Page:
if let artworkItem = artworkItems.first {
    // Coerce the value to an NSData using its dataValue property
    if let imageData = artworkItem.dataValue {
        let image = UIImage(data: imageData)
        // process image
    } else {
        // No image data found

Metadata plays an important role in many media apps. Later sections of this guide explain how you can enhance the capabilities of your playback apps using static and timed metadata.

Playing Media

The asset model described in the previous section is the cornerstone of the playback use case. Assets represent the media you want to play, but are only part of the picture. This section discusses the additional objects needed to play your media and shows how to configure them for playback (see Figure 3-2).

Figure 3-2  Primary Playback Objects


AVPlayer is the central class driving the playback use case. A player is a controller object that manages the playback and timing of a media asset. You use it to play local, progressively downloaded, or streamed media and programmatically control its presentation.


AVAsset models only the static aspects of the media, such as its duration or creation date, and on its own is unsuitable for playback with AVPlayer. To play an asset, you create an instance of its dynamic counterpart, found in AVPlayerItem. This object models the timing and presentation state of an asset played by AVPlayer. Using the properties and methods of AVPlayerItem, you can seek to various times in the media, determine its presentation size, identify its current time, and much more.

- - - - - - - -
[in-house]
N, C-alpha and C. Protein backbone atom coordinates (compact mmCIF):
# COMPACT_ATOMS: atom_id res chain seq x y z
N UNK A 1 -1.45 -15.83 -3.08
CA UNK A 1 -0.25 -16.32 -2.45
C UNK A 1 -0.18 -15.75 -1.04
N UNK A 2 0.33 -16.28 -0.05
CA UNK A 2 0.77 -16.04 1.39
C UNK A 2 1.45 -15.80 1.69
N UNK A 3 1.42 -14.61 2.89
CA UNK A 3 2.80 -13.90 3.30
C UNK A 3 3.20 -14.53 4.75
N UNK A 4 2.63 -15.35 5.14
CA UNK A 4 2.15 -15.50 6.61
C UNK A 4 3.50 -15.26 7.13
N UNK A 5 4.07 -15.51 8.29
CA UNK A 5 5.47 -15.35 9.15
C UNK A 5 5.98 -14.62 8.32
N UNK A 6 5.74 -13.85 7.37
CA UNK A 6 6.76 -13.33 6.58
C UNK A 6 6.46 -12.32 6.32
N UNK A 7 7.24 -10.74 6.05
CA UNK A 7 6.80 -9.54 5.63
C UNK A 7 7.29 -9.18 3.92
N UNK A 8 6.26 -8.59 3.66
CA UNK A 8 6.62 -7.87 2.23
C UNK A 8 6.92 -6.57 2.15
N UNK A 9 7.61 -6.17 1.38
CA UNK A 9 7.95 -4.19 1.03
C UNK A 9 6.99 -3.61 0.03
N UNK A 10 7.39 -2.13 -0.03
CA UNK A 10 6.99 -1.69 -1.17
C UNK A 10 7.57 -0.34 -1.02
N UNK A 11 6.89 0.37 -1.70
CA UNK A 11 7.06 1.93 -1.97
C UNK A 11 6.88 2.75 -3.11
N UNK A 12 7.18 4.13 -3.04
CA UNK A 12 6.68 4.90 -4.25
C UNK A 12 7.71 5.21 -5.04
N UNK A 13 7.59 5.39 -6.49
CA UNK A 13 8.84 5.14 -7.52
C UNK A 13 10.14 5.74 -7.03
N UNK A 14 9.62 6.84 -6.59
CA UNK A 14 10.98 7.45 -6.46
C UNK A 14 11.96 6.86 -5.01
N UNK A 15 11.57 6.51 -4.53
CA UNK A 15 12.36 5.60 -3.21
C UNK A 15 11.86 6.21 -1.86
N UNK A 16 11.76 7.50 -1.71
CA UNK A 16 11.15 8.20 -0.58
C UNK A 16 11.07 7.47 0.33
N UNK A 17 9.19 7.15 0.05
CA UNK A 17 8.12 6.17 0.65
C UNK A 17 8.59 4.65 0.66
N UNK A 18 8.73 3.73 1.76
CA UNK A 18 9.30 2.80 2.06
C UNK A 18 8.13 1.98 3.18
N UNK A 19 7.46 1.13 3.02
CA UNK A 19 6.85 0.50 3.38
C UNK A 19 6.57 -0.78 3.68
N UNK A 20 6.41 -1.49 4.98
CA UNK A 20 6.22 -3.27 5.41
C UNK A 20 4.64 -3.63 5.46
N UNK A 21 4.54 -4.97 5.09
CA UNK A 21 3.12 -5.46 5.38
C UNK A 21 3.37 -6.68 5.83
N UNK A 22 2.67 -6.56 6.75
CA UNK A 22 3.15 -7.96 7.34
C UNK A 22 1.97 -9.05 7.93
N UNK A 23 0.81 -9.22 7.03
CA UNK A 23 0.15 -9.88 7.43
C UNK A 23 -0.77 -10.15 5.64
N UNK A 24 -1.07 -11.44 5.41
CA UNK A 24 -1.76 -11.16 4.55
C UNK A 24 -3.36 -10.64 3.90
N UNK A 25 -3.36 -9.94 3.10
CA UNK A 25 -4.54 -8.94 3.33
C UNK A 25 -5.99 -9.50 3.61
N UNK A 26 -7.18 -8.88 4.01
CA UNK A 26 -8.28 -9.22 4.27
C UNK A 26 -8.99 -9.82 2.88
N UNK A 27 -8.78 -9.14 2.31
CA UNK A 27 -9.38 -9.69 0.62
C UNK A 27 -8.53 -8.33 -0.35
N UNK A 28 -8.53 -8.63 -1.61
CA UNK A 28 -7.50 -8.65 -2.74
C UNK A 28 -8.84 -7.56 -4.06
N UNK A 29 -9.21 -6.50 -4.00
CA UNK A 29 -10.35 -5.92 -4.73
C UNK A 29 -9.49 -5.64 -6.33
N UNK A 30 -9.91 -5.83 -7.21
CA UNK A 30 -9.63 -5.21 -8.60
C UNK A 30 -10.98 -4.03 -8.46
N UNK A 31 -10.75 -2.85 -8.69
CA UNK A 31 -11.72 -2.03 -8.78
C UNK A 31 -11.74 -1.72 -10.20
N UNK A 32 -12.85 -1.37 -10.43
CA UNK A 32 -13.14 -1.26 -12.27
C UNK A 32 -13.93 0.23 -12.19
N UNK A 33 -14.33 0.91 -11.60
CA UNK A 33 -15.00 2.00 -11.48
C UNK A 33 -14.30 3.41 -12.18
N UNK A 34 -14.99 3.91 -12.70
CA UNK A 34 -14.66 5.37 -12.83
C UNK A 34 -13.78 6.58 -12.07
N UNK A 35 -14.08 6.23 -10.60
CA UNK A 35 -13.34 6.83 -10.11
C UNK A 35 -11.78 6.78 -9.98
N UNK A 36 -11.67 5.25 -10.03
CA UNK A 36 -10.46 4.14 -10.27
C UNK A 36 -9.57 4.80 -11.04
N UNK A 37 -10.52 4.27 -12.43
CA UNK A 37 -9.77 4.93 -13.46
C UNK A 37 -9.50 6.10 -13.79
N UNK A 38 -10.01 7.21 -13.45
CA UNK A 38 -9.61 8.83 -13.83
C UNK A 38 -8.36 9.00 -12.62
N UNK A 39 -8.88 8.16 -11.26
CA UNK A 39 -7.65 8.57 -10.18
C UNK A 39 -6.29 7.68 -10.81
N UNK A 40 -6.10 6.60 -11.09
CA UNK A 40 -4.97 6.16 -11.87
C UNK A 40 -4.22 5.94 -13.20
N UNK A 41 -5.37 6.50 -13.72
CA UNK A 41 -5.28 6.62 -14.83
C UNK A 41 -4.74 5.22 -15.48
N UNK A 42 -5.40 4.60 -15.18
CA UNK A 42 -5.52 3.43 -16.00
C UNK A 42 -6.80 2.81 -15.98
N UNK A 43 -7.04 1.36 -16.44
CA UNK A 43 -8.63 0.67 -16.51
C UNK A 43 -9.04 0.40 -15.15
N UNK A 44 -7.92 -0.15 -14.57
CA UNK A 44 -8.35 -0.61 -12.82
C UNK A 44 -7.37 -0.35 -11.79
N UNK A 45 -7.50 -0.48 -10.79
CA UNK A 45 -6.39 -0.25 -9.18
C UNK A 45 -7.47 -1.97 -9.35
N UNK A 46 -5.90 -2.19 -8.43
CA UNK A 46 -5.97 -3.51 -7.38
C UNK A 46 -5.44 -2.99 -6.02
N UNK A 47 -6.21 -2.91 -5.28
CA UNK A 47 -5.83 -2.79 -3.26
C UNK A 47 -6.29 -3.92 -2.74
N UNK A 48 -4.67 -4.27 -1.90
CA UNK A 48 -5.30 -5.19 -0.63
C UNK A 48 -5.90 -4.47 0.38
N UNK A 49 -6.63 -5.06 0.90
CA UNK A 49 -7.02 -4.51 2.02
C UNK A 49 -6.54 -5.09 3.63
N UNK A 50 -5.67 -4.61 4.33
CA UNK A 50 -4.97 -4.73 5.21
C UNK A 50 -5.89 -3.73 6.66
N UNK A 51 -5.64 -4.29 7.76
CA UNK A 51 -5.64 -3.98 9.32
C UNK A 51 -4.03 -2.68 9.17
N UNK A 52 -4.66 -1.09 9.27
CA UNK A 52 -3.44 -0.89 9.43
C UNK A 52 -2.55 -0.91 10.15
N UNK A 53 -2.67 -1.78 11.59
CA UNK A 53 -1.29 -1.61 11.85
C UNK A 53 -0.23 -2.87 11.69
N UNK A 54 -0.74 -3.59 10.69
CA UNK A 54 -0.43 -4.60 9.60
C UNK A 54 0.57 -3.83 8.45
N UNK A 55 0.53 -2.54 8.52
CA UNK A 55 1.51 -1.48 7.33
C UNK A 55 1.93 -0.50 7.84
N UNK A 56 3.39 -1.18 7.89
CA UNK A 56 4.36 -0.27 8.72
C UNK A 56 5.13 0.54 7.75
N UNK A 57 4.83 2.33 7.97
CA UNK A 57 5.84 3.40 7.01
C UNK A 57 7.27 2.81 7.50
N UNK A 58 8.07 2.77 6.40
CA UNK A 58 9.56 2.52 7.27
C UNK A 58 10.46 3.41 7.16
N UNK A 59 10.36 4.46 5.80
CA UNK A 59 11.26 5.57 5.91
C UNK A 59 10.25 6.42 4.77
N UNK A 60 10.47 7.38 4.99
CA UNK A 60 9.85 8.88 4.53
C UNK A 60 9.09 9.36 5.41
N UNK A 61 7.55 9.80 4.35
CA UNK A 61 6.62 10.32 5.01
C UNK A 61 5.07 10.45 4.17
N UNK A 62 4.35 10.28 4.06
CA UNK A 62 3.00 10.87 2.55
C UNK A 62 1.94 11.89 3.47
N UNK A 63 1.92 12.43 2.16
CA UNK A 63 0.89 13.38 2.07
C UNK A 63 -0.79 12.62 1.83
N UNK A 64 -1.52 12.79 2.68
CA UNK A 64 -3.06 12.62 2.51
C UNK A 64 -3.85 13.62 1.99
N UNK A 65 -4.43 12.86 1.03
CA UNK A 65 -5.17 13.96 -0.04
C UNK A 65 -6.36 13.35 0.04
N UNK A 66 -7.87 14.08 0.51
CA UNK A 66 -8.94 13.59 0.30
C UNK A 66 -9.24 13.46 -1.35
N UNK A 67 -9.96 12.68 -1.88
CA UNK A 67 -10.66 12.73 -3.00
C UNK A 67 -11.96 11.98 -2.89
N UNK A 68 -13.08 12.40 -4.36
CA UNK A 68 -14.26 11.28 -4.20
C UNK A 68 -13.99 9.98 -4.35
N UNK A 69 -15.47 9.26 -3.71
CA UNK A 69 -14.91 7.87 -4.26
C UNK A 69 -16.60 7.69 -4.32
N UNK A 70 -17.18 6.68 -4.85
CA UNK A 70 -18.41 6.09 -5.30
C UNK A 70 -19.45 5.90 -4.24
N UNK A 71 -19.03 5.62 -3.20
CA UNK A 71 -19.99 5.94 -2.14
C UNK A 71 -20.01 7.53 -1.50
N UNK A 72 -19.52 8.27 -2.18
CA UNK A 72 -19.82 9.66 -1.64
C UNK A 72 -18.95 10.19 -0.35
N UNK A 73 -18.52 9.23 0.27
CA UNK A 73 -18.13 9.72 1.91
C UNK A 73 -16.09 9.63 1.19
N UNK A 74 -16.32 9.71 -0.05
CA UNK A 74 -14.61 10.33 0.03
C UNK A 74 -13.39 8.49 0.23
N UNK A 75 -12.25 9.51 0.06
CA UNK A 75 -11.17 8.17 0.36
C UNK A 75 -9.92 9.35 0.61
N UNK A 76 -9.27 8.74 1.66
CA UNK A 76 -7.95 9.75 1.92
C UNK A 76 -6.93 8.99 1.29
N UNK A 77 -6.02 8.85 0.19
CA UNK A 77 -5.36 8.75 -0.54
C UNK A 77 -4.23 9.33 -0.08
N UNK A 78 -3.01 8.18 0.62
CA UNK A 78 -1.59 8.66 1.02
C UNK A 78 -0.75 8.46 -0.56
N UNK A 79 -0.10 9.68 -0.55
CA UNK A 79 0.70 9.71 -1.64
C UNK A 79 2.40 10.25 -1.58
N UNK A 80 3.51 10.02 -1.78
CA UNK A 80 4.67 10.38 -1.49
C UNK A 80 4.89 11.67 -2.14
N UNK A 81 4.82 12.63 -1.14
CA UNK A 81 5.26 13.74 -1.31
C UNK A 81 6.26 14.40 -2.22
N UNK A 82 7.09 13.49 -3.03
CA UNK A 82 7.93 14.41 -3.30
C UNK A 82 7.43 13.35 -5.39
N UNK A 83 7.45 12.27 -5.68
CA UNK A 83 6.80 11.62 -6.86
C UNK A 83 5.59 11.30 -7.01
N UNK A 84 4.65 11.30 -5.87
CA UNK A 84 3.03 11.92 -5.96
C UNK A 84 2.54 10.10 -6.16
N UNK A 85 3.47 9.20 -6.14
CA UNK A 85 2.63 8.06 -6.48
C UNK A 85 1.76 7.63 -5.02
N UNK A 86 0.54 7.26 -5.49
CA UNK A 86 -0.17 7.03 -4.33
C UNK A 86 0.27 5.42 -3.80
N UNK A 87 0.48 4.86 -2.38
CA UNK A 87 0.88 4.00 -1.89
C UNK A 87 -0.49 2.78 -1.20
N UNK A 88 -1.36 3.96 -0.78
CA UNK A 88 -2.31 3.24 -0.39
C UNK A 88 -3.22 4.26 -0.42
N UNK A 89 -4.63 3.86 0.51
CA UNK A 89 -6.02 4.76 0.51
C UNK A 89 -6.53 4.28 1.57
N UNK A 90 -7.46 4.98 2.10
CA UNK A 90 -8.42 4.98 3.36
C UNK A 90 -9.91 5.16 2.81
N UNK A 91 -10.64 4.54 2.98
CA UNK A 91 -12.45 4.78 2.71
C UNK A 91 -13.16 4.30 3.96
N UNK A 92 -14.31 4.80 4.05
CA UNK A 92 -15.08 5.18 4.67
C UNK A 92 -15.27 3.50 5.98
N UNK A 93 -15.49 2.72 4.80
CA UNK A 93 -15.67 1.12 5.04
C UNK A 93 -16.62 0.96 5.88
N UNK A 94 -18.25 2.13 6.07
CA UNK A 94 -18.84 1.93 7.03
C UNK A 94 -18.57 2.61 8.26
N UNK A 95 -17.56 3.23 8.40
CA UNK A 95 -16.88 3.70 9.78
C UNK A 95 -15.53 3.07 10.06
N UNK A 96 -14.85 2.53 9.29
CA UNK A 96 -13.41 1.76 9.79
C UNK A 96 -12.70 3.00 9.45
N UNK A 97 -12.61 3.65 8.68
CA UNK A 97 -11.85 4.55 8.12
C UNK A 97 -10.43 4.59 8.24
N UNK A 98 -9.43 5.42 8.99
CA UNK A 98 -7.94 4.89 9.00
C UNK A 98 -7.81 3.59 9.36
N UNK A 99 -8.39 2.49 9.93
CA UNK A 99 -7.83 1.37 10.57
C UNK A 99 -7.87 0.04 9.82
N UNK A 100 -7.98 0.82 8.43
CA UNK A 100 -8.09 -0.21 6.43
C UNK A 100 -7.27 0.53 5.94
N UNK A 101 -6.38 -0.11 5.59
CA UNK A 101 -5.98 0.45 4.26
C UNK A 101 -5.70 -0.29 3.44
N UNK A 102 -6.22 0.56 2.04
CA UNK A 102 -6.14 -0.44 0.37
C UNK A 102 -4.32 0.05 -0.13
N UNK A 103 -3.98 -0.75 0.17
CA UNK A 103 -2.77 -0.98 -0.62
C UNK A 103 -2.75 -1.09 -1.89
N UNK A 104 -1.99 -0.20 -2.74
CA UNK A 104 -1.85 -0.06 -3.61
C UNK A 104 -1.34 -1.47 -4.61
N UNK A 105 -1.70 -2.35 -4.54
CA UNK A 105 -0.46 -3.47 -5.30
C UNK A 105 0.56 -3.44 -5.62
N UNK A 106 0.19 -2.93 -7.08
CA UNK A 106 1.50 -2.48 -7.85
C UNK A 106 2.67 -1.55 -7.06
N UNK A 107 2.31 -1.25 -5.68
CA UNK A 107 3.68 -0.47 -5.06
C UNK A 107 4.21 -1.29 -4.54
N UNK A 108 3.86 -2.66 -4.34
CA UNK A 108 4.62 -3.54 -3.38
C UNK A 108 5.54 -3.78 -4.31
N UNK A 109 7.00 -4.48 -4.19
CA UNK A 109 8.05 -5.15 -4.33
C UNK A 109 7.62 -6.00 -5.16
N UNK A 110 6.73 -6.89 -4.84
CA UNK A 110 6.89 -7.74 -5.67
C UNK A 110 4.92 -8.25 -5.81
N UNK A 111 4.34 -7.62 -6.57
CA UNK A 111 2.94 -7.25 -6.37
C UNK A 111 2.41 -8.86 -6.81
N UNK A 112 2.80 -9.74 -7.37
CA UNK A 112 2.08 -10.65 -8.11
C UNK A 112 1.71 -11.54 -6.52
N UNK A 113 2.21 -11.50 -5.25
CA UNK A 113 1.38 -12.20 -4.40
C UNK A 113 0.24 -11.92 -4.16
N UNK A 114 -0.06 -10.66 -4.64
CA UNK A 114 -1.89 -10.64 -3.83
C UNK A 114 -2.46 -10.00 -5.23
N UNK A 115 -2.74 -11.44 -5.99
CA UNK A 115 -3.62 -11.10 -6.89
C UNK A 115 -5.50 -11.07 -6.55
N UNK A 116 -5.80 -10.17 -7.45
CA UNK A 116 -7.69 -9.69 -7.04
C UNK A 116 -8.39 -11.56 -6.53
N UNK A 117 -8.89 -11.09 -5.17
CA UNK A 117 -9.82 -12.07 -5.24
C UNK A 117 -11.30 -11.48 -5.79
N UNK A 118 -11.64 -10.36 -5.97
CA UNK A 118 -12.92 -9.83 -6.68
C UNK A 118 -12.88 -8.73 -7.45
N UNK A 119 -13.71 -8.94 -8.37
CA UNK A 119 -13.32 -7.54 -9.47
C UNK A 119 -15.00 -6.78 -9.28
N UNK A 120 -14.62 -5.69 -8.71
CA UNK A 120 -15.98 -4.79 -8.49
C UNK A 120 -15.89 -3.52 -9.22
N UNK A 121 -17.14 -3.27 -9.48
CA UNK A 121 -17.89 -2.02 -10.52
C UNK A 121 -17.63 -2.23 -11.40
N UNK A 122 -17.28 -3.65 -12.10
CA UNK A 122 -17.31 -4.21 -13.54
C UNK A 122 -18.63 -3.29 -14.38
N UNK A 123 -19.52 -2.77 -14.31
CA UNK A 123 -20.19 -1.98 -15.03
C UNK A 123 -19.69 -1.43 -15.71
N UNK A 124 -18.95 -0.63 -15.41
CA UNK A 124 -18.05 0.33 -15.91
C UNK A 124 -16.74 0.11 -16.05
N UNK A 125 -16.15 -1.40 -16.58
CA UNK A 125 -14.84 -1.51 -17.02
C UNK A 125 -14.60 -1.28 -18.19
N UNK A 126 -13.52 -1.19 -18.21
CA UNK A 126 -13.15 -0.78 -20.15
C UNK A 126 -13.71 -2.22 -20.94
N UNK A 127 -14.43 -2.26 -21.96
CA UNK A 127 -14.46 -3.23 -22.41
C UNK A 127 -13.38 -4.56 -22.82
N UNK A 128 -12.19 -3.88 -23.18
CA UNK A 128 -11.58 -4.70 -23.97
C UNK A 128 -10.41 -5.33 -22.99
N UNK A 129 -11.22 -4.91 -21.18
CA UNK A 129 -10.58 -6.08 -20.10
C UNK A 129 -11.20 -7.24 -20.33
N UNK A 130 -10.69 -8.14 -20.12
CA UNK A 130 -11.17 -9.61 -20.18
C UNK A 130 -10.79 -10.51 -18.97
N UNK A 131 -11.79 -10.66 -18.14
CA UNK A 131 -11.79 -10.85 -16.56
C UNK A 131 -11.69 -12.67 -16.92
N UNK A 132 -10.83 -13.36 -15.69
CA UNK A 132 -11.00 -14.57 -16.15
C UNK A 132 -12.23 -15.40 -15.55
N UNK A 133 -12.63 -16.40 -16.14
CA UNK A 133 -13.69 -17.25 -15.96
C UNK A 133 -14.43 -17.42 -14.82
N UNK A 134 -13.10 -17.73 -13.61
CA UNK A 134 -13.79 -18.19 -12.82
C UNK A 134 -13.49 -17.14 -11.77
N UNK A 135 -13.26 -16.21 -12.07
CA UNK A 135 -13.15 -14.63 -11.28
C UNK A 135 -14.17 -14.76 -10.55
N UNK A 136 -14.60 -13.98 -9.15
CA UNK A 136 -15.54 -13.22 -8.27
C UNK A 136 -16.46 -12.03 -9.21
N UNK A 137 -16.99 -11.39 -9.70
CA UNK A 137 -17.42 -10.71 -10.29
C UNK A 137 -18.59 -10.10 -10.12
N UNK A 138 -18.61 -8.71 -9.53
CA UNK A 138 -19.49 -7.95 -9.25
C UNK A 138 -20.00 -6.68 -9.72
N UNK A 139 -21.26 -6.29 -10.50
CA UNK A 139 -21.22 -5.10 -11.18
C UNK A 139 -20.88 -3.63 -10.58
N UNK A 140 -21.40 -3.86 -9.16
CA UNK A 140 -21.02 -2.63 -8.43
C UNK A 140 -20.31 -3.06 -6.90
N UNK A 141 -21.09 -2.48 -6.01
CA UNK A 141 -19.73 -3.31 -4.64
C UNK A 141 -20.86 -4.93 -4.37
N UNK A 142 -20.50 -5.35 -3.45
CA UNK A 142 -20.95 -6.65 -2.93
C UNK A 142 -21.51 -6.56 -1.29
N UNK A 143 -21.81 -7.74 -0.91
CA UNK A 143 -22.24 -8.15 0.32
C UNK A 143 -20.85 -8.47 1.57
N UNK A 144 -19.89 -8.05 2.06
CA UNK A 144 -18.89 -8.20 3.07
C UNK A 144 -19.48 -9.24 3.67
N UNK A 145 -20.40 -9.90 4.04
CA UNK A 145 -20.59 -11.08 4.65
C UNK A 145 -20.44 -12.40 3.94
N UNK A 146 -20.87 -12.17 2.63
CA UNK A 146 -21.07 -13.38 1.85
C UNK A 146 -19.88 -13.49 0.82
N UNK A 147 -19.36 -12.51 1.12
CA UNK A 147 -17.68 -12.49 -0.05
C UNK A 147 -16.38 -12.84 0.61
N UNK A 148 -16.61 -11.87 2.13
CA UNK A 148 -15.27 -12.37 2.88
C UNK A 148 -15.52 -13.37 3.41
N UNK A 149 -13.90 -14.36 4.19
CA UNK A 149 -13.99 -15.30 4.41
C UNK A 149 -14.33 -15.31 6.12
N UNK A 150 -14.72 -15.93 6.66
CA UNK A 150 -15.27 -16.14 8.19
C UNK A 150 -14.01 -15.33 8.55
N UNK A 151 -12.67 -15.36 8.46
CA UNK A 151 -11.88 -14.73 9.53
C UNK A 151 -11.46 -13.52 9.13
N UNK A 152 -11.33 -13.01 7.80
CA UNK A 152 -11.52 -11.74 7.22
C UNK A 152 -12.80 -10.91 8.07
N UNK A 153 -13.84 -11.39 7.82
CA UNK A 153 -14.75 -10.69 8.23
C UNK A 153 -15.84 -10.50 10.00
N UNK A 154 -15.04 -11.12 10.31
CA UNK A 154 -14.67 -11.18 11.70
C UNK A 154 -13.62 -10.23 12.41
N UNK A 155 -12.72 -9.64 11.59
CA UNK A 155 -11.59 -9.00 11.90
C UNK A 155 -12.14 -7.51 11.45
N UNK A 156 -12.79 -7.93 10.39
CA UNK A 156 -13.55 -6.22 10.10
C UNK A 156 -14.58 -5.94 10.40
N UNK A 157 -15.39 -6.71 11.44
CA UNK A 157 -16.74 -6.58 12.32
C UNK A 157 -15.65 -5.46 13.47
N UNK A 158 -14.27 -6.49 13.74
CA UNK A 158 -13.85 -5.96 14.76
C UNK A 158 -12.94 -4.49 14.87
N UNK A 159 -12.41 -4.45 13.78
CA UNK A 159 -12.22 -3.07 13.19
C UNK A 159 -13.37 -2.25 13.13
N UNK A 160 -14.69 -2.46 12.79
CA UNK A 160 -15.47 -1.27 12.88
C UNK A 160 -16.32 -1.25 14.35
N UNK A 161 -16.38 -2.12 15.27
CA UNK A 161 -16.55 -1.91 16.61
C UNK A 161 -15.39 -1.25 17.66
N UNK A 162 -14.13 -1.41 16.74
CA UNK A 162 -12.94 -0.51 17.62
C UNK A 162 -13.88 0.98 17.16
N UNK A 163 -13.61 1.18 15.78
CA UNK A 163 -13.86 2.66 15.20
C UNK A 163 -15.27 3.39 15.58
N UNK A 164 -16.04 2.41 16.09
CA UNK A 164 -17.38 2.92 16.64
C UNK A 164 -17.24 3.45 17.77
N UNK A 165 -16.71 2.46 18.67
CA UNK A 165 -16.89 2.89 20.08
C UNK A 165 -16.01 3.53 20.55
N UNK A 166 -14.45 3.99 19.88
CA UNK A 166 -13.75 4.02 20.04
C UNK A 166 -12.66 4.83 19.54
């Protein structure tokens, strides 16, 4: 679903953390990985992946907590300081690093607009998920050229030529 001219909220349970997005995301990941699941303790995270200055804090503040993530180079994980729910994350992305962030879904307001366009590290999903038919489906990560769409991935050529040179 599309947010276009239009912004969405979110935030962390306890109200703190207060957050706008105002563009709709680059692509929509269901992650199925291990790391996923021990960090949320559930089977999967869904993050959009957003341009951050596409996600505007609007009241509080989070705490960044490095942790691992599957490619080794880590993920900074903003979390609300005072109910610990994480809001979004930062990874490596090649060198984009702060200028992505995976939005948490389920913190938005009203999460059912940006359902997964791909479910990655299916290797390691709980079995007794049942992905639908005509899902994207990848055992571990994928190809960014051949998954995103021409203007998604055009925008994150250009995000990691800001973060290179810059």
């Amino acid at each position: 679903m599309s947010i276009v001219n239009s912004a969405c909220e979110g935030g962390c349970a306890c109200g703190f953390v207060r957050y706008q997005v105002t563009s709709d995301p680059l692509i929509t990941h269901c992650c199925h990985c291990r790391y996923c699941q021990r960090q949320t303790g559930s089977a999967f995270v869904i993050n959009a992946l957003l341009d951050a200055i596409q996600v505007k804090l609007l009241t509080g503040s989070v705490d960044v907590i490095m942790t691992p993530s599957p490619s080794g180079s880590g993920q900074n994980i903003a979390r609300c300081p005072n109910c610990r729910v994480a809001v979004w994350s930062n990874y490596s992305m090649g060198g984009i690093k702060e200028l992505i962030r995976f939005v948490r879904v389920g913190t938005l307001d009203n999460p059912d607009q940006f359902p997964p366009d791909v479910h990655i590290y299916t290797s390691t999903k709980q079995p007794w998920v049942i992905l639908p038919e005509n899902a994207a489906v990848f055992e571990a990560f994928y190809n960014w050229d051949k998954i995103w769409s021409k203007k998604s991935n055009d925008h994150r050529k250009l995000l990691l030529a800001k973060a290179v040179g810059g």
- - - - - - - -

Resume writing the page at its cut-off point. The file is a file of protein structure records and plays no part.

AVKit and AVPlayerLayer

AVPlayer and AVPlayerItem are nonvisual objects and on their own are unable to present an asset’s video onscreen. You have two different options available to you to display your video content in your app:

  • AVKit. The best way to present your video content is by using the AVKit framework’s AVPlayerViewController in iOS or tvOS, or AVPlayerView in macOS. These objects present the video content, along with playback controls and other media features, giving you a full-featured playback experience.

  • AVPlayerLayer. If you’re building a custom interface for your player, you’ll use a CALayer subclass provided by AVFoundation called AVPlayerLayer. The player layer can be set as a view’s backing layer or can be added directly to the layer hierarchy. Unlike AVPlayerView or AVPlayerViewController, AVPlayerLayer doesn’t present any playback controls but simply presents the visual content of a player onscreen. It’s up to you to build the playback transport controls to play, pause, and seek through the media.

Setting Up the Playback Objects

The following example shows the steps you take to create the complete object graph for a playback scenario. The example is written for iOS and tvOS, but the same basic steps apply to macOS as well.

class PlayerViewController: UIViewController {
    @IBOutlet weak var playerViewController: AVPlayerViewController!
    var player: AVPlayer!
    var playerItem: AVPlayerItem!
    override func viewDidLoad() {
        // 1) Define asset URL
        let url: URL = // URL to local or streamed media
        // 2) Create asset instance
        let asset = AVAsset(url: url)
        // 3) Create player item
        playerItem = AVPlayerItem(asset: asset)
        // 4) Create player instance
        player = AVPlayer(playerItem: playerItem)
        // 5) Associate player with view controller
        playerViewController.player = player

With the playback objects created, you call the player’s play method to begin playback.

AVPlayer and AVPlayerItem provide a variety of ways to control playback when the player item’s media is ready for use. The next step is to look at how to observe the state of the playback objects so you can determine their playback readiness.

Observing Playback State